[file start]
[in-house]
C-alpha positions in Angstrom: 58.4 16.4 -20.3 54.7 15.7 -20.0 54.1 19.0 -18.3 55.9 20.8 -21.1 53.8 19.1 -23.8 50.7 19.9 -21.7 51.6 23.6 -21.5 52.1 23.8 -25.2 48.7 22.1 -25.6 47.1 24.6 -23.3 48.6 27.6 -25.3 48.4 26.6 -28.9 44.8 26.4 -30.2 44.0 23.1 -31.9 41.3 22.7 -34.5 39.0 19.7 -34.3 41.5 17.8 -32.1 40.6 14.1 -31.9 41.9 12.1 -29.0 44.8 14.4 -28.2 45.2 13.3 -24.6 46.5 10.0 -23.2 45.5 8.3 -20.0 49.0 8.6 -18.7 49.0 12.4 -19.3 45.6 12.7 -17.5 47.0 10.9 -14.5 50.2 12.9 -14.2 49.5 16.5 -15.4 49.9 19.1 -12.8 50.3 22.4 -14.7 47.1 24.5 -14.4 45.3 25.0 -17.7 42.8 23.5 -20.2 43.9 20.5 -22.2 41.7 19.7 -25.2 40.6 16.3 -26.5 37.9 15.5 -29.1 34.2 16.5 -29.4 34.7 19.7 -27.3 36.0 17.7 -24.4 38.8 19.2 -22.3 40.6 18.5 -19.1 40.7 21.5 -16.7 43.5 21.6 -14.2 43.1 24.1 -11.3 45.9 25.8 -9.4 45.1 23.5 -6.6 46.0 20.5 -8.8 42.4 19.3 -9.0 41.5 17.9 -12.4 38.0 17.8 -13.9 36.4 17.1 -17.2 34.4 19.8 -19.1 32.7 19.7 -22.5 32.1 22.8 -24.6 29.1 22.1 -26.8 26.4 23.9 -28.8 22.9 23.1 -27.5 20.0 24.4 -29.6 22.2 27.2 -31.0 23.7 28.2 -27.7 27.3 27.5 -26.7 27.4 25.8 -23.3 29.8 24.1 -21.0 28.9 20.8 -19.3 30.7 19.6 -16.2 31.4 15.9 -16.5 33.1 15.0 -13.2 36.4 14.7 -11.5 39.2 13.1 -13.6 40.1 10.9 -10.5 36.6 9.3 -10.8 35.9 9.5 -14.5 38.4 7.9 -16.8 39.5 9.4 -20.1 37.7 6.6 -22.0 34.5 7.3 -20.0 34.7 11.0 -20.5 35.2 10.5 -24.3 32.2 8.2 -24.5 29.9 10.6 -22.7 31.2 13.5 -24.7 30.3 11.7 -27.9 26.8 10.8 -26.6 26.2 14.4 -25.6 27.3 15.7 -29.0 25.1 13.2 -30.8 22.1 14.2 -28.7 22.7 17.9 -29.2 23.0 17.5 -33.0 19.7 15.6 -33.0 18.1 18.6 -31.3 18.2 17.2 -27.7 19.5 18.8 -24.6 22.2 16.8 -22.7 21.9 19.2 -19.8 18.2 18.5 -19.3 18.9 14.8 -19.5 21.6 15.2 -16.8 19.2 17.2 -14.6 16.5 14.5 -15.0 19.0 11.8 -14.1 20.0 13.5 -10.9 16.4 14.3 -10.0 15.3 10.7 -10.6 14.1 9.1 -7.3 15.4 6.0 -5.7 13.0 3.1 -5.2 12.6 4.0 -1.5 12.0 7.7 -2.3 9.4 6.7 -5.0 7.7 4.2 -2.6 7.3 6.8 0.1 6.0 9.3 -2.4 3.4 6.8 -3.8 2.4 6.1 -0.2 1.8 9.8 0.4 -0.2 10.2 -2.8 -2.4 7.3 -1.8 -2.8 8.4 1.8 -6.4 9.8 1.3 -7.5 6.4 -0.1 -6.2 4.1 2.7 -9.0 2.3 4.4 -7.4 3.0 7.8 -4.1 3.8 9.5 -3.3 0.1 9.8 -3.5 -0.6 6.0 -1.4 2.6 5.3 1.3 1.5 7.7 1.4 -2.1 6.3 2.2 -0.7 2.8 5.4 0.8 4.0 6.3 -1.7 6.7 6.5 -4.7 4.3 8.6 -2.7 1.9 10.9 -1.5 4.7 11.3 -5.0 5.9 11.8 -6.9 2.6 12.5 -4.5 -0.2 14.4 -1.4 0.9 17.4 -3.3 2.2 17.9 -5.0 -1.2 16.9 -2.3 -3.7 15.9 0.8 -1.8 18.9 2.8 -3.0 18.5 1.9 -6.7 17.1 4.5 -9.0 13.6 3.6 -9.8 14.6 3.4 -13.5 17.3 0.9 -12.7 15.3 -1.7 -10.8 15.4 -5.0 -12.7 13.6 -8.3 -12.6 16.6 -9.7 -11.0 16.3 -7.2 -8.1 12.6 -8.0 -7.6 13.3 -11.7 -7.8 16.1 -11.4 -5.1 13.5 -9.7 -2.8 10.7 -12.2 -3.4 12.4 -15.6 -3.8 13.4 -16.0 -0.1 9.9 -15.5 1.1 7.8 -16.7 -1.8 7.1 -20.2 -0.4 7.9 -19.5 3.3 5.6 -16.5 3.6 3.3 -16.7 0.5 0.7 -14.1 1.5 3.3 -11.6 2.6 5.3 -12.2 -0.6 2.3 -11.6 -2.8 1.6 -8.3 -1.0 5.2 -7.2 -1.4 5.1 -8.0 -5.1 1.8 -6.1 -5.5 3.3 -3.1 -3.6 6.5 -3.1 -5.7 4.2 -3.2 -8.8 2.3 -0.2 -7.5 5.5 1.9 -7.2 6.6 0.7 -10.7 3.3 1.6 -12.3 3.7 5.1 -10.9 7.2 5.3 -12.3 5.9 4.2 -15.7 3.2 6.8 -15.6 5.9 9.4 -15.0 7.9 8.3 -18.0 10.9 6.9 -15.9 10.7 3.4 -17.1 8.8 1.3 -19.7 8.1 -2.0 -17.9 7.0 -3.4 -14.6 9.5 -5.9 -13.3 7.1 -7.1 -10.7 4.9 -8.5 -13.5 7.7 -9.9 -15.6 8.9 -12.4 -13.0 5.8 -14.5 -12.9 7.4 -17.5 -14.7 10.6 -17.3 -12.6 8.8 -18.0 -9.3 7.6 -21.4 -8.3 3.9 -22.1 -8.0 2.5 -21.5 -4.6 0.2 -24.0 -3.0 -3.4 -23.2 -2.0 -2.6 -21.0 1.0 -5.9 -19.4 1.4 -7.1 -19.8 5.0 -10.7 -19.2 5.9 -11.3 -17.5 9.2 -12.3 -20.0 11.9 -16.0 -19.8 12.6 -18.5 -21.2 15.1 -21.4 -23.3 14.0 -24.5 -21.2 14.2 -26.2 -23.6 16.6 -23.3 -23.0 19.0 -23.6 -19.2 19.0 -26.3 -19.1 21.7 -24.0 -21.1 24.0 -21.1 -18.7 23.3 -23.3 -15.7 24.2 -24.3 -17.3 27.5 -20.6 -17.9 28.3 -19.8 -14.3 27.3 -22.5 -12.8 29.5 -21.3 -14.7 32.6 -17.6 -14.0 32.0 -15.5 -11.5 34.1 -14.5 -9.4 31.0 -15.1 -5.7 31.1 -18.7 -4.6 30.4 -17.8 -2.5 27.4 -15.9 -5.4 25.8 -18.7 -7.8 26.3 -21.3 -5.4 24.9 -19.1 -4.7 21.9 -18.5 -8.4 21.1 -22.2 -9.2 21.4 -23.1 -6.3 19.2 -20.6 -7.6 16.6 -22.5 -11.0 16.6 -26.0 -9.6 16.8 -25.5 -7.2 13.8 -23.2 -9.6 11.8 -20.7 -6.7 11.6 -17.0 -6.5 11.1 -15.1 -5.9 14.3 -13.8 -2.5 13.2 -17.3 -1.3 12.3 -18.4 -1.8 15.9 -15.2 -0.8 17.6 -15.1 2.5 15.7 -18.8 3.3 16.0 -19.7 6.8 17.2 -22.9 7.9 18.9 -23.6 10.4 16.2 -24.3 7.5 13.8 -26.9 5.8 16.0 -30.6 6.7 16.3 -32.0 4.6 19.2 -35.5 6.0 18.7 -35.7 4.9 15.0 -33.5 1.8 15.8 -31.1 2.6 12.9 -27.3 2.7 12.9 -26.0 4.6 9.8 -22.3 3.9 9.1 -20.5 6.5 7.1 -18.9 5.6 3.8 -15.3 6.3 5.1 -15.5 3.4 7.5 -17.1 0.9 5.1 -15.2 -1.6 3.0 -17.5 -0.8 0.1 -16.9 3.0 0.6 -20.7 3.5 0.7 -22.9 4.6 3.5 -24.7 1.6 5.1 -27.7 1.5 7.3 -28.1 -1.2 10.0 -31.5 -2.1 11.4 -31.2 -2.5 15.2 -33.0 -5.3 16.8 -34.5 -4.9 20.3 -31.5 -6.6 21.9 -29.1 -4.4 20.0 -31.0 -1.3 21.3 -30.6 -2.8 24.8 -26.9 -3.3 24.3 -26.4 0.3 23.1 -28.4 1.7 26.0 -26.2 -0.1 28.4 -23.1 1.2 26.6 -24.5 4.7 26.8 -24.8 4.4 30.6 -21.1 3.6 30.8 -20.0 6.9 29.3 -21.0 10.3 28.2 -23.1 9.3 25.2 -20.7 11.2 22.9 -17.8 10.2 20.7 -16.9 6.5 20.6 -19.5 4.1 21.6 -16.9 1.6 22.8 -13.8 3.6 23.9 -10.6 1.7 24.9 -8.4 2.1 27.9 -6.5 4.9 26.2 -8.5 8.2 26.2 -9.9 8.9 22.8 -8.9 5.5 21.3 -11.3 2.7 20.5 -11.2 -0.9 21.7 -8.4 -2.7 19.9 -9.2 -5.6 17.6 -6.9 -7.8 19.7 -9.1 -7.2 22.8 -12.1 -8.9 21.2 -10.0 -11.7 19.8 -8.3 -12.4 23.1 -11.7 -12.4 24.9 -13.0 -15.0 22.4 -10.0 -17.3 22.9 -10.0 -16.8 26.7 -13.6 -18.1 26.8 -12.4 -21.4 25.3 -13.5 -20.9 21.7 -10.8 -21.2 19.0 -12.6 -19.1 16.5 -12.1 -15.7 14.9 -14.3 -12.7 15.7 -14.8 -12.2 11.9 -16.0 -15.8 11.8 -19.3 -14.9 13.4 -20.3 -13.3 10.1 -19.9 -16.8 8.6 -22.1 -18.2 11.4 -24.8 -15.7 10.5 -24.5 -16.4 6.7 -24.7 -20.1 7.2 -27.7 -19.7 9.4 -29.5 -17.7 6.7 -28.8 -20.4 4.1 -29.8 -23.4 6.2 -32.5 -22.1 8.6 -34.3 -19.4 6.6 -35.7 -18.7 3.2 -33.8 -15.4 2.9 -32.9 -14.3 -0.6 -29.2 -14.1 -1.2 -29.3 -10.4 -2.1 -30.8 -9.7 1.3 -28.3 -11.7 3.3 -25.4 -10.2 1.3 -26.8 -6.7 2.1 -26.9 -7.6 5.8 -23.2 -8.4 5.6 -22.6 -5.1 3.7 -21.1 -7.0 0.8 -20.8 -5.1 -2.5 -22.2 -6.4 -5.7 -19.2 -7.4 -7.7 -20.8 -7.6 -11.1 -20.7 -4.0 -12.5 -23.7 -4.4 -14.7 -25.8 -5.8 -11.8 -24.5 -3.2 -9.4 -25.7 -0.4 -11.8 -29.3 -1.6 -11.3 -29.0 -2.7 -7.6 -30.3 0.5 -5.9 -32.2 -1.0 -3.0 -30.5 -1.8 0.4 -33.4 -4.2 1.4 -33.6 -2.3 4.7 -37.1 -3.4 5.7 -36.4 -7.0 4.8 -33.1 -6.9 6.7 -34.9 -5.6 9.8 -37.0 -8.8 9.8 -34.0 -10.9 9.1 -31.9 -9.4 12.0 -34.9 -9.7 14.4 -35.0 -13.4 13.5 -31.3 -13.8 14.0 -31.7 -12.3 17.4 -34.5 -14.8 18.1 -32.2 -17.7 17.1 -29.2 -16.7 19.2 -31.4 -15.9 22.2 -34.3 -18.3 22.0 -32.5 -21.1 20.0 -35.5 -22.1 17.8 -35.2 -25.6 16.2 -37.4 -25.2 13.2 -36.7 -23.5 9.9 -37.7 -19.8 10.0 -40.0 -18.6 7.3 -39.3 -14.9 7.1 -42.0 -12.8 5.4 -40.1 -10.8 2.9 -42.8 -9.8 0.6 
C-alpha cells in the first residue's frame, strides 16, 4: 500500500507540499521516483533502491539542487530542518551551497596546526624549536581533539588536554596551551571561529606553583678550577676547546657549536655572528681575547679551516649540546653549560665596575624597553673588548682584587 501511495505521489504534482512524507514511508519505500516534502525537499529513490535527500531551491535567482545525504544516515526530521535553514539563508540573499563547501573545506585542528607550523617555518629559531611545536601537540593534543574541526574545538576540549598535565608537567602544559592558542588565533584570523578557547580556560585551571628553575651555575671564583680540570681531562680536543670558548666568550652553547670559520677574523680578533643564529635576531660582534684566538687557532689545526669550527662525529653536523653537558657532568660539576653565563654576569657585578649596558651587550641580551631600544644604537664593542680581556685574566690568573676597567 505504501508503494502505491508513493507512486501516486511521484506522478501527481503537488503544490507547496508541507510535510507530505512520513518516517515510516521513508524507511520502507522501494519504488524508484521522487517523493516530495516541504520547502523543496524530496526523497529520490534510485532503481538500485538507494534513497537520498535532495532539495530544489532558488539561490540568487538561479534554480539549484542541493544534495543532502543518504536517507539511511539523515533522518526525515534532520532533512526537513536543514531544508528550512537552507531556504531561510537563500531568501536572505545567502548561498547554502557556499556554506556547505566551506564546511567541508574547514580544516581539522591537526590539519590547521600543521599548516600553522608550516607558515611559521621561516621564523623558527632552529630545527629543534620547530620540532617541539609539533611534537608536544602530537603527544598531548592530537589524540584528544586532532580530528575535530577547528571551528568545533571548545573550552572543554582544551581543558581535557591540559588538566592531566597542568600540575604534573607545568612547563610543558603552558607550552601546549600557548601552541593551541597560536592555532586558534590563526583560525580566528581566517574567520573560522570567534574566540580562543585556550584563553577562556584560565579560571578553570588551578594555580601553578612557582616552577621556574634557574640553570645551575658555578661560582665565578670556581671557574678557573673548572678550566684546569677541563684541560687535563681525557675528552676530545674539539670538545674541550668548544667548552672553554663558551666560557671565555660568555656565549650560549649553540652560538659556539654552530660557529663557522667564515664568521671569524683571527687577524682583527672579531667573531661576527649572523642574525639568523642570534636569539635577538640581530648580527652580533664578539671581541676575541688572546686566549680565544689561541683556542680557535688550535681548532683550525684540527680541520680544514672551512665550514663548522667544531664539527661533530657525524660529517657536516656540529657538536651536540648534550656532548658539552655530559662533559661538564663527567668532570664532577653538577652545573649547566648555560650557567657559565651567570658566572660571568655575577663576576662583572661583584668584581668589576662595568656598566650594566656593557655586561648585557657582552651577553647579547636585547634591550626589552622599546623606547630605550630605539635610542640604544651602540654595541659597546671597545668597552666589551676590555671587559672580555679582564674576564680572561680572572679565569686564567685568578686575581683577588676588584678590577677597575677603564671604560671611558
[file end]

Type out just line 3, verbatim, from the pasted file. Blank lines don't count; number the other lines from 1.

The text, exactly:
C-alpha cells in the first residue's frame, strides 16, 4: 500500500507540499521516483533502491539542487530542518551551497596546526624549536581533539588536554596551551571561529606553583678550577676547546657549536655572528681575547679551516649540546653549560665596575624597553673588548682584587 501511495505521489504534482512524507514511508519505500516534502525537499529513490535527500531551491535567482545525504544516515526530521535553514539563508540573499563547501573545506585542528607550523617555518629559531611545536601537540593534543574541526574545538576540549598535565608537567602544559592558542588565533584570523578557547580556560585551571628553575651555575671564583680540570681531562680536543670558548666568550652553547670559520677574523680578533643564529635576531660582534684566538687557532689545526669550527662525529653536523653537558657532568660539576653565563654576569657585578649596558651587550641580551631600544644604537664593542680581556685574566690568573676597567 505504501508503494502505491508513493507512486501516486511521484506522478501527481503537488503544490507547496508541507510535510507530505512520513518516517515510516521513508524507511520502507522501494519504488524508484521522487517523493516530495516541504520547502523543496524530496526523497529520490534510485532503481538500485538507494534513497537520498535532495532539495530544489532558488539561490540568487538561479534554480539549484542541493544534495543532502543518504536517507539511511539523515533522518526525515534532520532533512526537513536543514531544508528550512537552507531556504531561510537563500531568501536572505545567502548561498547554502557556499556554506556547505566551506564546511567541508574547514580544516581539522591537526590539519590547521600543521599548516600553522608550516607558515611559521621561516621564523623558527632552529630545527629543534620547530620540532617541539609539533611534537608536544602530537603527544598531548592530537589524540584528544586532532580530528575535530577547528571551528568545533571548545573550552572543554582544551581543558581535557591540559588538566592531566597542568600540575604534573607545568612547563610543558603552558607550552601546549600557548601552541593551541597560536592555532586558534590563526583560525580566528581566517574567520573560522570567534574566540580562543585556550584563553577562556584560565579560571578553570588551578594555580601553578612557582616552577621556574634557574640553570645551575658555578661560582665565578670556581671557574678557573673548572678550566684546569677541563684541560687535563681525557675528552676530545674539539670538545674541550668548544667548552672553554663558551666560557671565555660568555656565549650560549649553540652560538659556539654552530660557529663557522667564515664568521671569524683571527687577524682583527672579531667573531661576527649572523642574525639568523642570534636569539635577538640581530648580527652580533664578539671581541676575541688572546686566549680565544689561541683556542680557535688550535681548532683550525684540527680541520680544514672551512665550514663548522667544531664539527661533530657525524660529517657536516656540529657538536651536540648534550656532548658539552655530559662533559661538564663527567668532570664532577653538577652545573649547566648555560650557567657559565651567570658566572660571568655575577663576576662583572661583584668584581668589576662595568656598566650594566656593557655586561648585557657582552651577553647579547636585547634591550626589552622599546623606547630605550630605539635610542640604544651602540654595541659597546671597545668597552666589551676590555671587559672580555679582564674576564680572561680572572679565569686564567685568578686575581683577588676588584678590577677597575677603564671604560671611558